فصل 08

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فصل 08

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دانلود اپلیکیشن «زیبوک»

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Chapter eight

A Second Chance

Jim stepped out of the car in front of his apartment house.

“Are you sure you won’t come in and say hello?” he asked.

“Are you still married to the same girl?” asked Joe.

Jim gave the usual answer. “I was the last time I looked.”

Joe smiled. “Good night, Jimmy.”

The car drove off, and Jim stood outside the building. The Braddocks had sold their radio, so Mae and the kids didn’t know the result of tonight’s fight.

The door opened and Jay, Howard, and Rosy looked up at him with hopeful faces. Mae stood silently.

“I won,” he said.

The children screamed and rushed toward him. Rosy pulled on his arm. “Daddy, Daddy, you have to see what I got you!” She ran to the ice box. “Put it on your eyes,” she said, pushing a thick steak into her father’s hands.

Jim looked at the meat. “Where did you get this?”

“They all went to the butcher shop,” said Mae. “I tried to take it back, but the butcher says he gave it to her.”

“It’s a steak,” said Rosy. “It’ll fix your face.”

Jim held the thick steak up. He could almost smell it, hear it cooking. He went down on his knees to speak to his daughter- fighter to fighter. “Rosy, we have to eat this.”

But Rosy shouted, “No! You have to put it on your face.”

Jim knew that it was useless to argue. He lay back and placed the cool steak across his eyes. He waited a few seconds, and then lifted one edge of the meat.

Jay turned to his mother. “Do the announcer’s voice, Mom.”

“Come on, Mae,” said Jim with a smile. “Do the announcer.”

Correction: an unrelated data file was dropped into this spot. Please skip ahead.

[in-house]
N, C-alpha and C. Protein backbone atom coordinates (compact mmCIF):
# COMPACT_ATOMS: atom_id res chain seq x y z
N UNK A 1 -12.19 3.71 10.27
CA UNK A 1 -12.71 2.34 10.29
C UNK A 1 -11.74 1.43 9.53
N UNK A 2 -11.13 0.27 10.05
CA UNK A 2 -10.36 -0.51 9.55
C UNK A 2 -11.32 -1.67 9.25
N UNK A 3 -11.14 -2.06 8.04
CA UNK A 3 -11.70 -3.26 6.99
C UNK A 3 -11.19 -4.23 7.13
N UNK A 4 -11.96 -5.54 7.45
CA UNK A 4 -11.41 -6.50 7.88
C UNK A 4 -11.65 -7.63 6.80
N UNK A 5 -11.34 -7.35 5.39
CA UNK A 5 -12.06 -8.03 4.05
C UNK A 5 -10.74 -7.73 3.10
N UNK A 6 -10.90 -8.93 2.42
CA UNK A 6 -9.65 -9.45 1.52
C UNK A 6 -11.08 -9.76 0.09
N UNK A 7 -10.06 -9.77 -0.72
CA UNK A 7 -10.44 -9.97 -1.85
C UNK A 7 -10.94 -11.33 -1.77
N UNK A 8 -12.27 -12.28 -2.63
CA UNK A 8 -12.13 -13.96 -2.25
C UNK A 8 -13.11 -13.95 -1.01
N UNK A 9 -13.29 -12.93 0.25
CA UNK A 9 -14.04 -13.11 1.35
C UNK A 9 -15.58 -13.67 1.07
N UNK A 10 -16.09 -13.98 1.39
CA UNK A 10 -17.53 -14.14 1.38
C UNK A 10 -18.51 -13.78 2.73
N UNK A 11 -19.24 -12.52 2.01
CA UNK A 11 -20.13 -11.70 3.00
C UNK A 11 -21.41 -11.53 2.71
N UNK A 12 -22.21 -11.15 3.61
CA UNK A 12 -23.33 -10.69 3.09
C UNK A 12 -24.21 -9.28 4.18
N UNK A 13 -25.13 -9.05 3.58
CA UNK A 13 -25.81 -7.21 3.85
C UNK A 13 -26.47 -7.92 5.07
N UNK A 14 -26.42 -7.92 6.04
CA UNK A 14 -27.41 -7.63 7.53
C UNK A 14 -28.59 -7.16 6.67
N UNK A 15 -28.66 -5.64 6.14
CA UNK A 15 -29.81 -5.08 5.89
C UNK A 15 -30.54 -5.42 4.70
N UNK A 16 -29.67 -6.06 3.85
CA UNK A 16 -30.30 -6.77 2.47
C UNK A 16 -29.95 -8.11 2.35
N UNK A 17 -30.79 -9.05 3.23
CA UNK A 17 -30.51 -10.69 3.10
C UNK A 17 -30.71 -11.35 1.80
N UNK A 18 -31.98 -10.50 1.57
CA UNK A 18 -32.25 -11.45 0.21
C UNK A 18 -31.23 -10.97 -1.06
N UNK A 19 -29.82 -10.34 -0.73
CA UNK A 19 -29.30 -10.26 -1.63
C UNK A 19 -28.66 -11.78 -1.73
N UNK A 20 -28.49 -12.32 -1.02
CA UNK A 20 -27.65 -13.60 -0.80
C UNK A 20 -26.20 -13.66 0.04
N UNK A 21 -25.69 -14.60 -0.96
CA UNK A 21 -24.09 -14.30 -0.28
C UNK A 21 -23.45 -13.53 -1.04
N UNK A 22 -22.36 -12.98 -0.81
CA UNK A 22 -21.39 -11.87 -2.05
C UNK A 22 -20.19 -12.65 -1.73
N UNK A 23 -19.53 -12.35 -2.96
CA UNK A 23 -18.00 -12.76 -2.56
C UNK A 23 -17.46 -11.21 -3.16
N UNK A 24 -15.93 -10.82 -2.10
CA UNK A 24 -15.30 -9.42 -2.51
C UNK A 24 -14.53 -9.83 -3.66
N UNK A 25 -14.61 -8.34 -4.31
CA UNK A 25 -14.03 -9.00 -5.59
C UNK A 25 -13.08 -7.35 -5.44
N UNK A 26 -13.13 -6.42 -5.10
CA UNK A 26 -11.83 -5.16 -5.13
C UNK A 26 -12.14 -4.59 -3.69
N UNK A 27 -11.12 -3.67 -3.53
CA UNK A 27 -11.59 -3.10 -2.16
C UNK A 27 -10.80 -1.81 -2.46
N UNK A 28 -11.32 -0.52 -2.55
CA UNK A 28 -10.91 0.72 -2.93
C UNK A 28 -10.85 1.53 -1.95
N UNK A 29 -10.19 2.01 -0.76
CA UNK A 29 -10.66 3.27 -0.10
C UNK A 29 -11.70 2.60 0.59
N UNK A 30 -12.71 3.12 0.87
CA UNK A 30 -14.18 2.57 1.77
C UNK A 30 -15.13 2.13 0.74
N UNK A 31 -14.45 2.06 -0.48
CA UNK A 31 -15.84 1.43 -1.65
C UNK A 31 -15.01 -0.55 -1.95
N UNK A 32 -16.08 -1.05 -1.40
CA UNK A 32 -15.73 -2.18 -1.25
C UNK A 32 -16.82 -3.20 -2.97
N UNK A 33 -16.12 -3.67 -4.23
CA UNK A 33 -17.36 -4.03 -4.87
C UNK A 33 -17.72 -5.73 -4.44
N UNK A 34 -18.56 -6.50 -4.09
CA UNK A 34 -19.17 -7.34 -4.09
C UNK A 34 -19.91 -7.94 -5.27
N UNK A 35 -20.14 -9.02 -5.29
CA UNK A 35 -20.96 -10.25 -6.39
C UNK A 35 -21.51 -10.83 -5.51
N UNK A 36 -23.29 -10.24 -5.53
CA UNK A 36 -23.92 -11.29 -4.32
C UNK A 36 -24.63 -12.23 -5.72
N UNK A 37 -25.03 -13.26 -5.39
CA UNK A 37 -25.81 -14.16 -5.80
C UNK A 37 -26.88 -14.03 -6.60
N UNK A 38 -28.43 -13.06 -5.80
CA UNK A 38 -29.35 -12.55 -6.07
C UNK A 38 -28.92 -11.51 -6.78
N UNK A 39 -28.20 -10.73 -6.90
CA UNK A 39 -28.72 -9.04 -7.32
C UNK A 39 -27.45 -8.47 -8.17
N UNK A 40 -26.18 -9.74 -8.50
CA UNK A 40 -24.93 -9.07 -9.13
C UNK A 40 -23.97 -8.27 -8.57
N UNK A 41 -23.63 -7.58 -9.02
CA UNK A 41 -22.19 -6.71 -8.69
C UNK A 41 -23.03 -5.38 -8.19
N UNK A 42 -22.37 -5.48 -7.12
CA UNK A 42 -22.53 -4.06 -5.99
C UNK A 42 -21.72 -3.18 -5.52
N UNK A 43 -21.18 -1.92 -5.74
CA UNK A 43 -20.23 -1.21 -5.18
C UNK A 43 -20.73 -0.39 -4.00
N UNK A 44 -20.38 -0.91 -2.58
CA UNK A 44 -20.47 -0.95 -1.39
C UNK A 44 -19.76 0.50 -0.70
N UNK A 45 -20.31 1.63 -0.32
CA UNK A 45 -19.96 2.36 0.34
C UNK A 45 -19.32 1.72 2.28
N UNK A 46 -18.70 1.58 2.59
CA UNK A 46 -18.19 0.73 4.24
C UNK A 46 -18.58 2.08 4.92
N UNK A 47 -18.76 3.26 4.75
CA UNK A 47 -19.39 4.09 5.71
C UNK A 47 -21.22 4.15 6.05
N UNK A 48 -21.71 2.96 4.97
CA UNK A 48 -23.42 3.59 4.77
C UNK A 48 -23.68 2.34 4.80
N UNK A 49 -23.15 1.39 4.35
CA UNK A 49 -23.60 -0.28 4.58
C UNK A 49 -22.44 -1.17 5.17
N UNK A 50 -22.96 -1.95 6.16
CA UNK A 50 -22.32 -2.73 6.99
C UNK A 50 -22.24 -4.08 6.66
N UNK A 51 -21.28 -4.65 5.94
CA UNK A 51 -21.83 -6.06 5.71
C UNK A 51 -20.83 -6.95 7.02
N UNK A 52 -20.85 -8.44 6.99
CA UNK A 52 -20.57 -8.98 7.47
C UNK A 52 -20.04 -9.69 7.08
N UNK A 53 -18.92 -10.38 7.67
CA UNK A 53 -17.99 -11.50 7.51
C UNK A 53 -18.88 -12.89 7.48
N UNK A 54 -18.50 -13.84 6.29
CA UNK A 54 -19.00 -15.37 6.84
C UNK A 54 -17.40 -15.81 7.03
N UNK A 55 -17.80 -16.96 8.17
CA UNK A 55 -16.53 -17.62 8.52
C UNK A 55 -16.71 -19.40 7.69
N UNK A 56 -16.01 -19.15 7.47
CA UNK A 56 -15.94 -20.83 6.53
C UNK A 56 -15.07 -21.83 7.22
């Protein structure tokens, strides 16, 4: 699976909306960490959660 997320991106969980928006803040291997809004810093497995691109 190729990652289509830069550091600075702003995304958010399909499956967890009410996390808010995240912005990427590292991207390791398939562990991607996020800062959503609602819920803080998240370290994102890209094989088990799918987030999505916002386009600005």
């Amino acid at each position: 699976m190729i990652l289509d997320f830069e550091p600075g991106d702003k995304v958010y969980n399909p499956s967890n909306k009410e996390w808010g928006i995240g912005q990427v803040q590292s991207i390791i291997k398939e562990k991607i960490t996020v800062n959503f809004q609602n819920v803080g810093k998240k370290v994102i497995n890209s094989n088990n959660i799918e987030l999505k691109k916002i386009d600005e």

Mae’s voice became loud. “Introducing the holder of the amateur title for light heavyweight and heavyweight… from New Jersey… the future heavyweight champion of the world… James J. Braddock.”

These last words were shouted. The kids went wild, laughing and jumping around the room. Jim took the steak from his face.

“This really worked,” he told his daughter. “Let’s eat!”

He crossed to the stove and started cooking the meat. Soon the sound and the delicious smell filled the apartment.

“Jim,” Mae whispered. “Is it really just one fight, or are they letting you back in?”

Jim kissed her head. “It was just the one fight.”

Relief swept through Mae. As she went to the stove to get the steak, she said silent thanks that her husband would never step inside the ring again.

The early morning walk to the docks was the same as usual, but Jim felt different. His body ached, but his steps were quicker than they had been in months.

He joined the group of men at the fence. Finally, the foreman Jake appeared and began pointing to men.

“Six, seven, eight… Jake’s eyes passed Jim, then returned to him. The foreman said Jim’s name and everybody turned to look. “Nine.”

Jim closed his eyes in relief. As he passed through the gate, Jake said to him, “I listened to the fight last night.” He took out his newspaper. Jim’s eyes ran over the words: BRADDOCK KNOCKOUT OVER GRIFFIN IN 3

Jim shook his head, not believing it. A few men crowded round to hear what he had to say. They seemed surprised that he had come to work today.

“It was one night only,” explained Jim. “My share was a hundred and twenty five dollars. We had bills of one hundred and twenty to pay. That left me with five dollars.”

Jake laughed. “That makes you a rich man.” Then he said seriously, “Good fight.”

Jim could see that these men around him, with their old clothes and tired faces, had found hope watching him fight. He had fought something real, something he could see-they all wished for that chance.

He joined his partner, Mike. Words weren’t necessary. The two picked up their hooks and began to work, moving the heavy sacks.

“Why didn’t you tell me you were going to win again?” said Mike. “I didn’t put any money on you.”

Mike smiled, but it wasn’t the smile Jim remembered. It was tired. Less happy.